- Cloth masks do not guarantee 100% protection against Covid-19 but significantly lower our infection risk
- The reason for this is that the number of large droplets emitted through speaking and coughing is reduced
- Even though this research is only based on non-aerosol droplets, it's still significant evidence that masks make a difference
SARS-CoV-2, the novel coronavirus that causes the disease Covid-19, is mainly spread through respiratory droplets, especially when we cough and speak in indoor spaces with inadequate ventilation.
In the absence of a safe, effective vaccine, we are resorting to face masks to reduce the risk of getting sick while returning to the outside world. To date, various studies suggested that although masks can’t keep us 100% protected against Covid-19, they can reduce the risk of spreading droplets.
Now, new research from the University of Edinburgh suggests that masks significantly reduce the possibility of droplets becoming airborne. The study was published on medRxiv and has not yet been peer-reviewed.
Even single-layered masks reduced droplets
The researchers wanted to investigate the effectiveness of surgical and single-layer masks in blocking larger respiratory droplets by using manikins ejecting fluorescent droplets, as well as human volunteers speaking and coughing.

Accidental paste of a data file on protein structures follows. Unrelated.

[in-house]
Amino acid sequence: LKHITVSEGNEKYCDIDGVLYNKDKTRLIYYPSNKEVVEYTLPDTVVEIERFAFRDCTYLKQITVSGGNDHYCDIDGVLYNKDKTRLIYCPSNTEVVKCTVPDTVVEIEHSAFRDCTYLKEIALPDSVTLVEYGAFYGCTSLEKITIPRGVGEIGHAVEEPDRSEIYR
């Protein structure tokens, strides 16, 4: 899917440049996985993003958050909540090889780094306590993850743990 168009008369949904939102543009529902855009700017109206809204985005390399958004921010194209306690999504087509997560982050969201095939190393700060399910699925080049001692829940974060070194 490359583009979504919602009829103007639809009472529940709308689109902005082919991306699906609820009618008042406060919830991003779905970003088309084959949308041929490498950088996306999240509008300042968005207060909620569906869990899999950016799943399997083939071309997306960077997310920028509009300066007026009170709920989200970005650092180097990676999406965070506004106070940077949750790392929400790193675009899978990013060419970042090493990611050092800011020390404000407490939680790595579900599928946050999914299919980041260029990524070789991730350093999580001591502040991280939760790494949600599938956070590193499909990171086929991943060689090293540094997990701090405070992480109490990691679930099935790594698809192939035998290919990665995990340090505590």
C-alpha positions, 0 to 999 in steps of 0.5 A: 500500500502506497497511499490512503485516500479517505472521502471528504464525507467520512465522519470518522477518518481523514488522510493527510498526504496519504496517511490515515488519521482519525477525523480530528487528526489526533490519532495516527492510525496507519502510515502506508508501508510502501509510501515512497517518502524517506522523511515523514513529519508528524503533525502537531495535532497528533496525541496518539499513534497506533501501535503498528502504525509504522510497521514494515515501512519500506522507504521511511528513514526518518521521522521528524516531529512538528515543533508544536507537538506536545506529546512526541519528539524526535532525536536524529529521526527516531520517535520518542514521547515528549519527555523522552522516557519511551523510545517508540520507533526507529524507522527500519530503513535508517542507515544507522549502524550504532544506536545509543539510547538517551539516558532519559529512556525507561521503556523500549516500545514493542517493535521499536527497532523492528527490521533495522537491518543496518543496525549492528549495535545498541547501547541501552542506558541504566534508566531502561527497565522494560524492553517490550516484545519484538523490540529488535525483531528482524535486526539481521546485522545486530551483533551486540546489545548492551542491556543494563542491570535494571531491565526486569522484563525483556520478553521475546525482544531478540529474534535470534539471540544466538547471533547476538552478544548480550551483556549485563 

They then estimated the number of droplets emitting from the manikins by using an illuminated laser sheet and UV lights, and caught the droplets ejected by the human volunteers on microscope slides held 5cm away from their mouths.
When the manikins or humans wore a face covering, the number of droplets decreased more than 1 000-fold. Their results estimated that when a person stands 2m away from someone and coughs without wearing a mask, the other person is exposed to over 1 000 times more droplets than when wearing even the most basic single-layered cotton mask.
Larger droplets vs. aerosol transmission
The researchers looked at larger, non-aerosol droplets directly ejected through coughing or speaking, which is currently estimated to be one of the primary drivers of the disease. While there is evidence of aerosol transmission through smaller droplets, their findings are only focusing on the larger droplets and might be overestimated if aerosol transmission is later determined to be the primary carrier of the virus.
“The data do not allow us to draw conclusions on the risks of virus transmission through aerosol inhalation,” the study authors wrote. Larger droplets, however, are still significant spreaders of Covid-19 and the more effective the reduction, especially in indoor settings where physical distancing is harder, the lower the risk of SARS-CoV-2 infection, they concluded.
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